In 1945, as World War II struggled towards its eventual close, a fateful Oval Office meeting between Herbert Hoover and Harry Truman over Europe’s fate sparked what became not only an effective professional relationship, but a deeply personal one as well, despite their vast partisan differences. “Yours has been a friendship which has reached deeper into my life than you know,” Hoover once wrote of Truman, a sentiment often reciprocated by the latter president.
It all began towards the close of World War II in 1945, just over a month into Truman’s administration. Hoover had effectively exiled himself from public service since his landslide loss to FDR in the election of 1932. Before occupying the oval office himself, Hoover had twice risen to political prominence: First as a self-made millionaire in the mining industry, and again as a humanitarian organizer whose efforts in healing war-torn Europe earned him international renown. Capitalizing on his surging popularity, “the great engineer” handily won the presidency as a Republican in 1928, only to become the target of nationwide scorn after the stock market crashed just under a year later (hitchhikers in 1932 often successfully acquired rides simply by holding up signs which read “Give me a lift or I’ll vote for Hoover!”). After his victory, Roosevelt was quick to distance himself from his increasingly-disliked predecessor and, fearing that his political career was over, Hoover eventually retreated to a private life in California.
Recalling Hoover’s stellar performance in distributing nourishment and supplies to starving European families ravaged by the first World War, Truman decided to enlist the ex-president’s aid in rebuilding the continent after the second, writing in an invitational letter, “I would be most happy to talk over the European food situation with you… Also it would be a pleasure for me to become acquainted with you.” On May 28, 1945, the two met in the White House—marking the first time Hoover had entered the building in 12 years—to discuss famine relief. Impressed by his humanitarian credentials and fervor, Truman later appointed Hoover honorary chairman of the Famine Emergency Committee, a role which sent him across the globe to procure rations for the needy and homeless.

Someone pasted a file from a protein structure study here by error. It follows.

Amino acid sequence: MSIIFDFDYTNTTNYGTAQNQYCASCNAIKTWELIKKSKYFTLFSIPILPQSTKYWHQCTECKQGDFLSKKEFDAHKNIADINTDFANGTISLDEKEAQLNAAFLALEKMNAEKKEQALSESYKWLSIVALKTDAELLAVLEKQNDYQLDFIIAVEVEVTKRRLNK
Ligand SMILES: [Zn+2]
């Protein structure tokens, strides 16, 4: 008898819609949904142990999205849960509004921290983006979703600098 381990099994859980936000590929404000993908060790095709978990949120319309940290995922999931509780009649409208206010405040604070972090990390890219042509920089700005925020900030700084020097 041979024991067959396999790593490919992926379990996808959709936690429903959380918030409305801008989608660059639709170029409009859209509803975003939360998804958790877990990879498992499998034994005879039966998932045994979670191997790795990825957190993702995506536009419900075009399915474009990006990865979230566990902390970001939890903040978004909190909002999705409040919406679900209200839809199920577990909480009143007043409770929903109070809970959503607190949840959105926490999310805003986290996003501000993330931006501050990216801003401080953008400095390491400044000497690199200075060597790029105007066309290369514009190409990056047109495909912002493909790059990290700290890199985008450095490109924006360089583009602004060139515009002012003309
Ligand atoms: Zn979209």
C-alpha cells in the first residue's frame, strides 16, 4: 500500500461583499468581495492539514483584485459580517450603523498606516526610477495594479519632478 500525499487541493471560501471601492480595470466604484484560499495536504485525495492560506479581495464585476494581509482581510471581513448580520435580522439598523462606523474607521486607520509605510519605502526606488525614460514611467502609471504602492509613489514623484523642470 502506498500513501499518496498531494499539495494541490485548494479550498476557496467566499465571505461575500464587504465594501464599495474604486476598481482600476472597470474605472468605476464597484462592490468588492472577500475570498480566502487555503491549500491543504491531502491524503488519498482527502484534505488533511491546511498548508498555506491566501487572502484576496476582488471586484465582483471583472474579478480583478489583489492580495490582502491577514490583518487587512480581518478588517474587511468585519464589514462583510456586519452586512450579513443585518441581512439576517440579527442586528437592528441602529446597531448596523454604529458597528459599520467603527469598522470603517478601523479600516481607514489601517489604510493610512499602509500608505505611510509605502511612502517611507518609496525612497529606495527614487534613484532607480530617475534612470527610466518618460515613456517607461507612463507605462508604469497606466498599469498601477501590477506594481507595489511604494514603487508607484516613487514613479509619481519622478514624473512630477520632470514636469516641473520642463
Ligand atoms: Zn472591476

Truman also secured Hoover’s legacy by helping to officially give the Hoover Dam its current name in honor of the president who had played a vital role in its construction (previously, it’d been dubbed the Boulder Dam).
But apart from simply working well together, the two developed a sincere friendship over the years, one that lasted until Hoover’s death in 1964. In fact, the last words ever known to have been written by Hoover were sent to Truman via telegram on October 14, 1964, after the former learned Truman had slipped in his bathroom and fractured two ribs. The message read: “Bathtubs are a menace to ex-presidents for as you may recall a bathtub rose up and fractured my vertebrae when I was in Venezuela on your world famine mission in 1946. My warmest sympathy and best wishes for your recovery.”